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  • Writer's pictureHarry Carr-Ellison


Tea and Myanmar share a rich history. It is believed that Myanmar’s first tea was cultivated on the Shan Plateau, six thousand feet above sea level during the Bagan Era.

One of the earliest stories I heard in Yangon is that tea originated from Myanmar! The tale goes that the original tea tree still grows today in the northern hills of the Shan State.

Admittedly this yarn was weaved to me by a mysterious Australian over a few too many whiskies in downtown Yangon. By the end of the evening we had put a plan in place to head north and find the lost tea, however, sadly he slipped off into the night never to be seen again. Who knows maybe one day I will come across him searching in the hills of Northern Myanmar.

King Alaung Sithu, Burmese King AD 1113-1167
King Alaung Sithu

A more conventional legend has it that King Alaung Sithu (AD 1113-1167), whilst on a royal tour to Namshan, a small provincial town in Northern Shan State, gifted a handful of tea seeds to the local Palaung people. Due to the favourable climatic conditions, termed 'little Switzerland' by the British, the tea thrived. Today, tea bushes continue to flourish in Namshan and the surrounding regions.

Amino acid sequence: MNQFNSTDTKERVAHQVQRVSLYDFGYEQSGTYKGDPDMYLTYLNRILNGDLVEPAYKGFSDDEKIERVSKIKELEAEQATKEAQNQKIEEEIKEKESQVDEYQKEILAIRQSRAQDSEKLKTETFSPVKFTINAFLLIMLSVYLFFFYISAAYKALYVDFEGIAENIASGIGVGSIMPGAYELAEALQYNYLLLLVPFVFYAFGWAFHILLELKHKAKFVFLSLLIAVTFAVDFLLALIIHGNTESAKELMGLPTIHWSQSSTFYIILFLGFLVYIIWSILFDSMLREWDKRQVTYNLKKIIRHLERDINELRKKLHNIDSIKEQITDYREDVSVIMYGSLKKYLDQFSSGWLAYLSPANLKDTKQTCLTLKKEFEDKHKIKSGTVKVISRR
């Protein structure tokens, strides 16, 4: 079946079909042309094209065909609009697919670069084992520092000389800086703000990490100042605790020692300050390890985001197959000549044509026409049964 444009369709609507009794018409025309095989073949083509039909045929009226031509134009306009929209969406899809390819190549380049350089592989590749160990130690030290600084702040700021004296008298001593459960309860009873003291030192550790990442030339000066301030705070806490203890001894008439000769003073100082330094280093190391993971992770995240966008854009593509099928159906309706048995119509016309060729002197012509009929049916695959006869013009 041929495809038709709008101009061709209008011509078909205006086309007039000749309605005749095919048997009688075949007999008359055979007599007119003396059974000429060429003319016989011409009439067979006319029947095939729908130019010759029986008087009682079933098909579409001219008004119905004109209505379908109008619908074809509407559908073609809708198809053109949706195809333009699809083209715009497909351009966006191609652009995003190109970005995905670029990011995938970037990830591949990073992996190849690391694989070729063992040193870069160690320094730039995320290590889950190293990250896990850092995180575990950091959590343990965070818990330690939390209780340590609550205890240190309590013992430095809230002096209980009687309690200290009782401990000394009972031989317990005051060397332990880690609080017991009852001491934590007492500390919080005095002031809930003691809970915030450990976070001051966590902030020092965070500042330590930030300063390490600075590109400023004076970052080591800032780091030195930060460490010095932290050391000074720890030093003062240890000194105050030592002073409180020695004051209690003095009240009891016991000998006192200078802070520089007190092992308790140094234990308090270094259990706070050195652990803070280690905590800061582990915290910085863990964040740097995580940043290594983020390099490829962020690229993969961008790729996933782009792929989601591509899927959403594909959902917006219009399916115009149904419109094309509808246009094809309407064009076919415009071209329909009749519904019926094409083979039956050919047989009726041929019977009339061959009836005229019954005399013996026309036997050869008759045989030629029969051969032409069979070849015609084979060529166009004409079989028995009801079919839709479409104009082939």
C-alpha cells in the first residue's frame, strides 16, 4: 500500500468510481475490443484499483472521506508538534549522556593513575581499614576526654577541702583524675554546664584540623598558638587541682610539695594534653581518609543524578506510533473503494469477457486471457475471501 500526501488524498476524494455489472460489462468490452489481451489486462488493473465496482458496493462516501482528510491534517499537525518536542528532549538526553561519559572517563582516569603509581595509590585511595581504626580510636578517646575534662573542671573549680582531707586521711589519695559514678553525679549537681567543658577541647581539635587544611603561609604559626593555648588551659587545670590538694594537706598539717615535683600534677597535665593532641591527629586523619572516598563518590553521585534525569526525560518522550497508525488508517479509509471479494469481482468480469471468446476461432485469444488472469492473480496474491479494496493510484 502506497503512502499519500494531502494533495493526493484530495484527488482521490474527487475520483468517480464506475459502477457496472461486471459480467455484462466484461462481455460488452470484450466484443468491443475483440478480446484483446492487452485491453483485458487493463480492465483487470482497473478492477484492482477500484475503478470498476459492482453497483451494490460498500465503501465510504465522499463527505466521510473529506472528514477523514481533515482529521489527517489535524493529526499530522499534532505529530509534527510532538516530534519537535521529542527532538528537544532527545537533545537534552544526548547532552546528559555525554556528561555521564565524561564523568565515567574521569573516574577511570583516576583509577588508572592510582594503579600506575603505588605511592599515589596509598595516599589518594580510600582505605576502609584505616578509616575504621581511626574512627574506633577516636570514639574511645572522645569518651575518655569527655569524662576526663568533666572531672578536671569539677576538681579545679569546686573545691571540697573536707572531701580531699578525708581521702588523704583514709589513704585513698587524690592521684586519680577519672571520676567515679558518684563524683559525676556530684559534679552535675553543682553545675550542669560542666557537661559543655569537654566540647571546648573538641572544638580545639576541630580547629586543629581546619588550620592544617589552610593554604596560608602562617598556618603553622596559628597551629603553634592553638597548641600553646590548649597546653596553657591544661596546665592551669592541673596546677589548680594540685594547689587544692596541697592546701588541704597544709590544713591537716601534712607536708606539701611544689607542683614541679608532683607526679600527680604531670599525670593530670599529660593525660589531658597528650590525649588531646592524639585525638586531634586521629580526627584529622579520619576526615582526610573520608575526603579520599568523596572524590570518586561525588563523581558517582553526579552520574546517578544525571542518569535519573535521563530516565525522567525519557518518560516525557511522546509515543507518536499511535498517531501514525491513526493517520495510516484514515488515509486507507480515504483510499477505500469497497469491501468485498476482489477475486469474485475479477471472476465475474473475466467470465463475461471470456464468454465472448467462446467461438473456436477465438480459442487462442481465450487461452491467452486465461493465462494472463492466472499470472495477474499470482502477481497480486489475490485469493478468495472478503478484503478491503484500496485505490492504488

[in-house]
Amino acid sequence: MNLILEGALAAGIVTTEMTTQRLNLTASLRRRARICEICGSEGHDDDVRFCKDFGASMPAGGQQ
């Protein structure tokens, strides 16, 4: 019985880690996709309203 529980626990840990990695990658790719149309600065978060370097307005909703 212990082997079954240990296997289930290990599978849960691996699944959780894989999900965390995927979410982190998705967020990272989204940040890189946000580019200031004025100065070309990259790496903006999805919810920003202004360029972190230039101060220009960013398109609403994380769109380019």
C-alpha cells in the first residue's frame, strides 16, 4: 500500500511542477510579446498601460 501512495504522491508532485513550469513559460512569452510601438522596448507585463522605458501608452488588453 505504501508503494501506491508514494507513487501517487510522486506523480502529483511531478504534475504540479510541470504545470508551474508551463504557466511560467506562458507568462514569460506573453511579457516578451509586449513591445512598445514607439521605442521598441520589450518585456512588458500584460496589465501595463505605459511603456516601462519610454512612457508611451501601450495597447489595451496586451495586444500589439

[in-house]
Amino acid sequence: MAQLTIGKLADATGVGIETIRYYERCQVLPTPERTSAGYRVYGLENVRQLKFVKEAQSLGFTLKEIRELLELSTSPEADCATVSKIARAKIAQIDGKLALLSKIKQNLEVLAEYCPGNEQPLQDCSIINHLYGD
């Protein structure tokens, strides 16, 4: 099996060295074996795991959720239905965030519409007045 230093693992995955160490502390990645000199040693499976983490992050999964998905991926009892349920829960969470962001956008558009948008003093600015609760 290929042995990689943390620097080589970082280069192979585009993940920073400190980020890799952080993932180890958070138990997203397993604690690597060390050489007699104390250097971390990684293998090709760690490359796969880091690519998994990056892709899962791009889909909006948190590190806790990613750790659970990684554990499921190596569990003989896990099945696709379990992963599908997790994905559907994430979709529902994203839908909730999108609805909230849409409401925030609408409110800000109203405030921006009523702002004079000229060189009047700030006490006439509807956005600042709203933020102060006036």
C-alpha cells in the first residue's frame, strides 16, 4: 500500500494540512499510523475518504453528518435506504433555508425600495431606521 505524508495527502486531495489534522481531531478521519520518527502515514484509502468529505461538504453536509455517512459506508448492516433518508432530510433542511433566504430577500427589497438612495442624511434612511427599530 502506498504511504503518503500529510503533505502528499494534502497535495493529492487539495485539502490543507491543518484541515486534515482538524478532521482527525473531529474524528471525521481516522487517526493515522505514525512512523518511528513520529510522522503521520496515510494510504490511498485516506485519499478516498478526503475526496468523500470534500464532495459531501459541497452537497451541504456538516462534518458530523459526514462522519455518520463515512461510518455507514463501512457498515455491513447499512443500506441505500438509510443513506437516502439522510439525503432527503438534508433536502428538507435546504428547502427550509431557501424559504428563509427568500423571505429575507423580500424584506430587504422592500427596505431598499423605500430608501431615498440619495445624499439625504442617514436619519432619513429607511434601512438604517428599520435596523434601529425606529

The royal connection was sustained. King Bo Daw Phayar was a strong supporter of the tea industry and King Thibaw – Myanmar’s last king – was also involved in the trading of tea leaves.

Another theory suggests that tea was introduced to the region through the ancient Tea Horse Road 'Cha Ma Dao': a trade route from the Yunnan and Sichuan provinces in China to Tibet, winding through Myanmar and Bengal.

The ancient Tea Horse Road From china to Tibet
The Ancient Tea Horse Road

The route was initiated to facilitate the trade of tea bricks from China in exchange for Tibetan mountain horses. However tea leaves were sold casually along the way, eventually becoming an essential part of the region’s economy. Buddhist monasteries along the route were generally responsible for regulating the distribution of tea in their corresponding area.

Sadly with the development of modern roads in the last half a century the Tea Horse Road has been plunged into oblivion, now overgrown and slipping away with those who once knew it. We hope to walk this famous trail one day before it is truly Lost.

Porters carrying up to 60kg of tea on the tea horse road
Porters Carrying Between 60kg To 125kg Of Tea

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